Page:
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There is cardiomegaly with a prominent ascending thoracic aorta and calcification in the region of the aortic valve. There is upper lobe blood diversion consistent with mild left ventricular failure.

Causes of aortic stenosis include congentital stenosis, a bicuspid aortic valve, rheumatic heart disease and senile calcific valve degeneration. The gradient across the heart valve produces left ventricular hypertrophy with increased muscle mass which can cause relative myocardial ischaemia and the risk of cardiac arrhythmias. If untreated, left ventricular decompensation leads to left ventricular dilatation and pulmonary venous congestion.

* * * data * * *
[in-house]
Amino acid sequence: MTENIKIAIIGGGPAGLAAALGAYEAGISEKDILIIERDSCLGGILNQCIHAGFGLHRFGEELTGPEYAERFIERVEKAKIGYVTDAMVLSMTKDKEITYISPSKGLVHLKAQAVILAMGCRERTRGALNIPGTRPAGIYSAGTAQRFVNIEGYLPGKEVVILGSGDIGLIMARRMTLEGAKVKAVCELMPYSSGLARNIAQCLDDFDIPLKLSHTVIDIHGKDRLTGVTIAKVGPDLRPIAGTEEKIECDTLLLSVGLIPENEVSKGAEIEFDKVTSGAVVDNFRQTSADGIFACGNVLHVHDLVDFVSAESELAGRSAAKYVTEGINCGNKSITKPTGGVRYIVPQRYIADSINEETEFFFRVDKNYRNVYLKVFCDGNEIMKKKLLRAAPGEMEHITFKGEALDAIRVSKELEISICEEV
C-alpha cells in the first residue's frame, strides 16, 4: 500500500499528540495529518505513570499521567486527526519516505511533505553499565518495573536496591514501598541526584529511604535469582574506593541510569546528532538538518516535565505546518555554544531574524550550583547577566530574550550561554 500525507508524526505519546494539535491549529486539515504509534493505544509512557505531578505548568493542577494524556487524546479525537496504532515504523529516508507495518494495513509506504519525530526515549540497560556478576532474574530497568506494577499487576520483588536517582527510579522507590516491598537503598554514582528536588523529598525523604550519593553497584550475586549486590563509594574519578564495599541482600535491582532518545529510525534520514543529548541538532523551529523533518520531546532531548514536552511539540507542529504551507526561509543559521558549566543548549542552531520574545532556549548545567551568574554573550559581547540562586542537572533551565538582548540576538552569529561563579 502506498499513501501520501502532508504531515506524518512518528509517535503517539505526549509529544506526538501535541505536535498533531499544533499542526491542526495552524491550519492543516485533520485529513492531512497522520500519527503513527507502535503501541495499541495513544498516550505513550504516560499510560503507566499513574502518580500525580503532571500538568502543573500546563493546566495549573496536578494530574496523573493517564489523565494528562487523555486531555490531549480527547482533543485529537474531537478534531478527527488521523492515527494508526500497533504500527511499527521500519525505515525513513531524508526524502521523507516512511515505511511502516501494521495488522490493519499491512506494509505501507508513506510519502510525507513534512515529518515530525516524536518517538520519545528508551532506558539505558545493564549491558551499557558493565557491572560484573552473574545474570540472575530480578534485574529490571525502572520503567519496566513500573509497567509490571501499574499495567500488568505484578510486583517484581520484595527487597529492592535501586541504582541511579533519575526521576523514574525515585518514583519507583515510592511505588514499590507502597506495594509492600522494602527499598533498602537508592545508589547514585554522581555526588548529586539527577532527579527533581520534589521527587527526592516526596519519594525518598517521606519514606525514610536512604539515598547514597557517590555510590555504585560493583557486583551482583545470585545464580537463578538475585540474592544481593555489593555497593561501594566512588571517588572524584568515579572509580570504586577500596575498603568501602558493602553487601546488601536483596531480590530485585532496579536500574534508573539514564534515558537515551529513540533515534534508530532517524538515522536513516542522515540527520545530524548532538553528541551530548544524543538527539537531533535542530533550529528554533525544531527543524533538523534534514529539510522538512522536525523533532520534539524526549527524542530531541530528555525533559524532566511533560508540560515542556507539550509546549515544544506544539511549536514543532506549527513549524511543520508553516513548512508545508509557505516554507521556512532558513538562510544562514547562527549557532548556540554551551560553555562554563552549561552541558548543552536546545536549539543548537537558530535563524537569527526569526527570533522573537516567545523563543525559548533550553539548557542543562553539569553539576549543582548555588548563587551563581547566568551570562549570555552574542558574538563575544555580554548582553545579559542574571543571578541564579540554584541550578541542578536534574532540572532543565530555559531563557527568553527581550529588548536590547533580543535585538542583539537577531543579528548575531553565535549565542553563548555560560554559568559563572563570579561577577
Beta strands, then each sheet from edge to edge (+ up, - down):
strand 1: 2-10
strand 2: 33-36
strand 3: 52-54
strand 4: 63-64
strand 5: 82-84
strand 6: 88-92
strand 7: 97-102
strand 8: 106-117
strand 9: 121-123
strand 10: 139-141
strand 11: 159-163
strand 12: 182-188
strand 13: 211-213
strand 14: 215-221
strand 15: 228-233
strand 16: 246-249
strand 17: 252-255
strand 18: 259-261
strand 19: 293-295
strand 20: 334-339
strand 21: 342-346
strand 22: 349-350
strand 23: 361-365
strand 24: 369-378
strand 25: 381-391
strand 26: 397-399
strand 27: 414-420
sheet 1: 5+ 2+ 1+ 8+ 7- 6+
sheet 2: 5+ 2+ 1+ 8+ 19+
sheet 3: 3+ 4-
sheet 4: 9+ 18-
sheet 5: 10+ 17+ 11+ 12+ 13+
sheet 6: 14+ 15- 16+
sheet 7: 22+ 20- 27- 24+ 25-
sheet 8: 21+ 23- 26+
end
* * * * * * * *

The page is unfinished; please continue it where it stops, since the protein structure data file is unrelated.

The X-ray findings include, post-stenotic dilatation of the aorta, calcification of the aortic valve and a left ventricular configuration seen at the left heart border with concavity along the mid-lateral border and increased convexity along the lower left heart border (Table 1.3).

Table 1.3 Causes of cardiomegaly

■ Ischaemic heart disease

■ Valvular heart disease

■ Congenital heart disease

■ Dilated cardiomyopathy

■ Pericardial effusions

In left ventricular hypertrophy from hypertension or aortic stenosis, the cardiac silhouette does not dilate until late in the natural history.

Fig. 1.38 Enlarged heart. Cardiomyopathy - note the globular appearance. The differential diagnosis included pericardial effusion.

Man admitted with acute chest pain. Report this film (Fig. 1.39).

Fig. 1.39 Quiz case.

Man admitted with acute chest pain. Report this film (Fig. 1.39).

■ What is the most common cause?

Fig. 1.39 Quiz case.

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